Look at the accompanying line graph and one wonders how heavy equipment distributors sleep at night. It has been a ride worthy of any rollercoaster daredevil this decade, and results for 2008 harken back to the post-9/11 recession. Unlike that valley, equipment dealers do not see an up-tick for the following year.
Construction equipment distributors forecast that 2008 would be “average,” but the year’s business rating hit the bottom of “poor.” Few regions disagreed with the general consensus, and only one region expects 2009 not to be “poor.”
All respondents are members of the Associated Equipment Distributors, who once again partnered with Construction Equipment for this report. The percentage of distributors who reported declines in sales volume negated the percentage who reported gains, leav-ing a net of 1 percent (45 percent saw increases minus 44 percent reporting decreases). Far fewer (29 percent) forecast sales increases for 2009, which, when put against the 52 percent who anticipate sales volume to decrease this year, leaves a net of -23 percent.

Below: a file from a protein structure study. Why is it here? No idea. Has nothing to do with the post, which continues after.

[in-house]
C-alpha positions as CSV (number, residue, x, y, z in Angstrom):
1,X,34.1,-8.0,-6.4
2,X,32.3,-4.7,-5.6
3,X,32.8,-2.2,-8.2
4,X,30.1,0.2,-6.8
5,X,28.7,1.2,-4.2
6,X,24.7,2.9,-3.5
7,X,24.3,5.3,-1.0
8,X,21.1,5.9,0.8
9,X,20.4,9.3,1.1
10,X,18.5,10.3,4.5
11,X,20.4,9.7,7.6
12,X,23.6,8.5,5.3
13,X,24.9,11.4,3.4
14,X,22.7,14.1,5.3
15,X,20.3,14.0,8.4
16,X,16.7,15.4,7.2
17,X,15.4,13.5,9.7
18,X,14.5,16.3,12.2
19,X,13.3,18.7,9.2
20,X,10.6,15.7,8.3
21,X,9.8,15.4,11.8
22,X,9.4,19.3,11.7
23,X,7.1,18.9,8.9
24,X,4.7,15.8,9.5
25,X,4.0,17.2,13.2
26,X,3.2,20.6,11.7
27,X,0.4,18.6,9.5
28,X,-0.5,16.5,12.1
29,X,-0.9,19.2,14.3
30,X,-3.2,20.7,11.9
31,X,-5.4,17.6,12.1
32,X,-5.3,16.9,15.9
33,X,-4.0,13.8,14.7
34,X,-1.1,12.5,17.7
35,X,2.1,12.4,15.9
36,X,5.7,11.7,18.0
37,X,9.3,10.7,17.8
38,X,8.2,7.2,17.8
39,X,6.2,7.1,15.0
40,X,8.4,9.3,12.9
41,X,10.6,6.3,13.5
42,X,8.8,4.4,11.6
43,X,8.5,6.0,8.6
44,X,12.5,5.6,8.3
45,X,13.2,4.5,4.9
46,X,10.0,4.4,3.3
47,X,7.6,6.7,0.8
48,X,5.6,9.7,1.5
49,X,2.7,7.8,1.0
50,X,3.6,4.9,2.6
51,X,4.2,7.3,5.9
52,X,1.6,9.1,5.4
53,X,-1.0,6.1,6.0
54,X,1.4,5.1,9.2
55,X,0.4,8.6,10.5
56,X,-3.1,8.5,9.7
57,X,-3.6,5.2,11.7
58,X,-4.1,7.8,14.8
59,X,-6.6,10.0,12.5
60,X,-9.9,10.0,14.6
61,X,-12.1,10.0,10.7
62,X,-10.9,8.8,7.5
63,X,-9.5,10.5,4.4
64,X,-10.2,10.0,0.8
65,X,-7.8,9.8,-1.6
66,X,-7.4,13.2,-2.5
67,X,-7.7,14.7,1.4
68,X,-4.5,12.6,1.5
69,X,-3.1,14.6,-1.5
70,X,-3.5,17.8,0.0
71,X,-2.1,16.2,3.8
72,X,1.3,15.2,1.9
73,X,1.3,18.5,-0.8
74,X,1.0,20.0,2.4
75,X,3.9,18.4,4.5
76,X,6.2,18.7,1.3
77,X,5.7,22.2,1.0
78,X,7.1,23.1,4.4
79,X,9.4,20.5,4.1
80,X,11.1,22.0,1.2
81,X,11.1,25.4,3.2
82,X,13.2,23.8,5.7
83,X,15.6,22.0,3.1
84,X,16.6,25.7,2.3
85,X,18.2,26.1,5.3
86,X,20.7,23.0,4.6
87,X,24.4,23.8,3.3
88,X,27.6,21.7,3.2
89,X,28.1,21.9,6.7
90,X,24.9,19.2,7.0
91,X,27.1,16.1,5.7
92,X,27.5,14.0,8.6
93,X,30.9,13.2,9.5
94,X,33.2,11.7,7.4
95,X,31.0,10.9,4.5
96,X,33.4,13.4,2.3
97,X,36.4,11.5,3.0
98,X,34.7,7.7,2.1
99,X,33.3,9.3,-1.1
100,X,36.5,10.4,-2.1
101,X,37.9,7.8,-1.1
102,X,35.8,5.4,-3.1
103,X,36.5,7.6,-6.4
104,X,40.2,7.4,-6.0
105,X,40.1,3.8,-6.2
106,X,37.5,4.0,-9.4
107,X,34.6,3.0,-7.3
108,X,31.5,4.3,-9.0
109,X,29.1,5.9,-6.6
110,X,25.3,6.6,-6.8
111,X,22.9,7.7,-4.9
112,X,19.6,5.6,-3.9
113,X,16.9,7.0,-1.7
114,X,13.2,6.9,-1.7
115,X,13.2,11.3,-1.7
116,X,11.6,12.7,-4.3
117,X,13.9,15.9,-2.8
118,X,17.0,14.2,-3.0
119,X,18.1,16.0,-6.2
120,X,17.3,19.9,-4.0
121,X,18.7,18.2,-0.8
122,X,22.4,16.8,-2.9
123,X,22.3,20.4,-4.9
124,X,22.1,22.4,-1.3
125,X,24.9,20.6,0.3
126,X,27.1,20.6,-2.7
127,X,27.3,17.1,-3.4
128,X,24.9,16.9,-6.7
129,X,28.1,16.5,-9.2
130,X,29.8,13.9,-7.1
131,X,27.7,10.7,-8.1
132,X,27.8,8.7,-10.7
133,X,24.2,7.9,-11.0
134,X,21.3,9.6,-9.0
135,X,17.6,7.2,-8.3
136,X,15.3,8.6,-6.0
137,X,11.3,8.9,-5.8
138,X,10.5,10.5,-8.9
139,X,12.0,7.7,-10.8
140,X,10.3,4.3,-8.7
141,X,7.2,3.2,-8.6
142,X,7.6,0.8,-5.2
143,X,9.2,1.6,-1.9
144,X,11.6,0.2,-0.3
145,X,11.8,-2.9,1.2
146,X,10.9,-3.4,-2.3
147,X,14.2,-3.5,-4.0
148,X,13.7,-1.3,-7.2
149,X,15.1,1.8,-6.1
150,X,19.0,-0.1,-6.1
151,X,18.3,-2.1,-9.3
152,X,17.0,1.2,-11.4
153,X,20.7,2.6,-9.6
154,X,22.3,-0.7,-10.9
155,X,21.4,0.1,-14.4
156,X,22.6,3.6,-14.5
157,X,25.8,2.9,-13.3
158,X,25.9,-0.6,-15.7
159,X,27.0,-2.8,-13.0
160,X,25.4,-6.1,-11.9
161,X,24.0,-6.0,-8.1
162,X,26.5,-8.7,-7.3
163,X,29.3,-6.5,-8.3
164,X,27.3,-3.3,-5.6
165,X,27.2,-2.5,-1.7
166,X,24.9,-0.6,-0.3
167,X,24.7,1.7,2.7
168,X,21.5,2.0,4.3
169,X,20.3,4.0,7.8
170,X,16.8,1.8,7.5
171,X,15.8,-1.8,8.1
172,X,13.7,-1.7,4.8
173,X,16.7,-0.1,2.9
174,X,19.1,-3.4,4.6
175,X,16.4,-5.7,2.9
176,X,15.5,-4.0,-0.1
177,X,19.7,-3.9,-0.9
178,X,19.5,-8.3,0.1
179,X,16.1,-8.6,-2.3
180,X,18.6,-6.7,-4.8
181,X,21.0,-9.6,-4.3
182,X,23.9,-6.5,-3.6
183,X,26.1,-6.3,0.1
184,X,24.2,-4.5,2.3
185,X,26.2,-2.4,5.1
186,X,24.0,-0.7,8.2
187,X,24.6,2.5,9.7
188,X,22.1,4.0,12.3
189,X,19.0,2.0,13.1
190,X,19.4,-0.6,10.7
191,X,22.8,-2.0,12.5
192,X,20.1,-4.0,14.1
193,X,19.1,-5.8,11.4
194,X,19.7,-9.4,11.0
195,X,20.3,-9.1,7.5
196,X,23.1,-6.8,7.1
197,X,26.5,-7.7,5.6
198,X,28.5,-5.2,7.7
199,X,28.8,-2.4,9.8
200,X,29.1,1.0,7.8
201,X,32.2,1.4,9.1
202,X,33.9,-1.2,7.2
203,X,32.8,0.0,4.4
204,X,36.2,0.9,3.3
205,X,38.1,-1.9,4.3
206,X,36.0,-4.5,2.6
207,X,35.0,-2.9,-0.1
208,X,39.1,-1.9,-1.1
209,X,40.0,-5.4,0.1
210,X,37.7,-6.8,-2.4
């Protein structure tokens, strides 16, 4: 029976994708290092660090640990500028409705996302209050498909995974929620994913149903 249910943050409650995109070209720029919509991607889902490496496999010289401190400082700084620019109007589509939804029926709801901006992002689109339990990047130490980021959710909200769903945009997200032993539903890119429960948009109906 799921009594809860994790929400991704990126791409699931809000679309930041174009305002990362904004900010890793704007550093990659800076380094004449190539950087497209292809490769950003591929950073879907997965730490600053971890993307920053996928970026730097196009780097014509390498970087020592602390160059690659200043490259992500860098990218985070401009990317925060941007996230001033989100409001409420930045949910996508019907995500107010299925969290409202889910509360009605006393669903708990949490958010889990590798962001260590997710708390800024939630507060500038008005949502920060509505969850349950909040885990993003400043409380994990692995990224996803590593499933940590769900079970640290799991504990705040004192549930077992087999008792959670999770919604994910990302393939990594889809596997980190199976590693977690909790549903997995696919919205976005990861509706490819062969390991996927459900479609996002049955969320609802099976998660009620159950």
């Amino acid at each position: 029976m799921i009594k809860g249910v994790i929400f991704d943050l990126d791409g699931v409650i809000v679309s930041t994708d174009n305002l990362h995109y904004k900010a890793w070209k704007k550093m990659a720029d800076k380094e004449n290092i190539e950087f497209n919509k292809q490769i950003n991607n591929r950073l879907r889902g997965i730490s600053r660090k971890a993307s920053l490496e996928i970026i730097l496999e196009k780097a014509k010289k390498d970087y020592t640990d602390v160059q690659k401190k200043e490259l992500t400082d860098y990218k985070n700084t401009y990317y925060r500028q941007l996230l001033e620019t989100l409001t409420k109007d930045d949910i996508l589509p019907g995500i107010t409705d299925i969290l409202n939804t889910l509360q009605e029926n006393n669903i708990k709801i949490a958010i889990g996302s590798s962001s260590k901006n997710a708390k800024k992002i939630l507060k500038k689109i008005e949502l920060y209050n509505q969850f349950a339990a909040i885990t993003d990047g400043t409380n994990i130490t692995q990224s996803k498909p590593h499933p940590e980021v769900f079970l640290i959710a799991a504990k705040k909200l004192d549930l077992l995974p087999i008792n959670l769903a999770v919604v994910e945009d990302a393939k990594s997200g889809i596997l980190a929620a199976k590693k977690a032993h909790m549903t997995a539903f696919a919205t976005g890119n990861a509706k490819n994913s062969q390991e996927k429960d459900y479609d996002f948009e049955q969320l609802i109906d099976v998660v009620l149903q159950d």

Parts sales was a sales brights spot for distributors last year: 27 percent reported signifi-cant increases in volume. Rent-to-rent and service were recorded by slightly fewer dis-tributors, 24 percent and 23 percent respectively, as significant volume gainers. The per-centage of distributors reporting volume jumps in new-equipment sales plummeted from 31 percent in 2007 to 17 percent last year.
Margin declines on new-machine sales were not as precipitous. The percentage of distributors reporting in 2008 the ability to increase margins was similar to those in 2007: 15 percent to 16 percent. On the declining margin side, 44 percent of distributors said new-machine margins were lower in 2008, compared to 39 percent in 2007. Comparing the increases to decreases provides a 2008 net of -29 percent, compared to a net of -23 percent.
Eight in 10 distributors cited recession as the top business concern for 2009, up from six in 10 last year. Other top business concerns are declining machine sales (70 percent re-sponding), poor margins on machine sales, and decline in construction markets (each at 61 percent).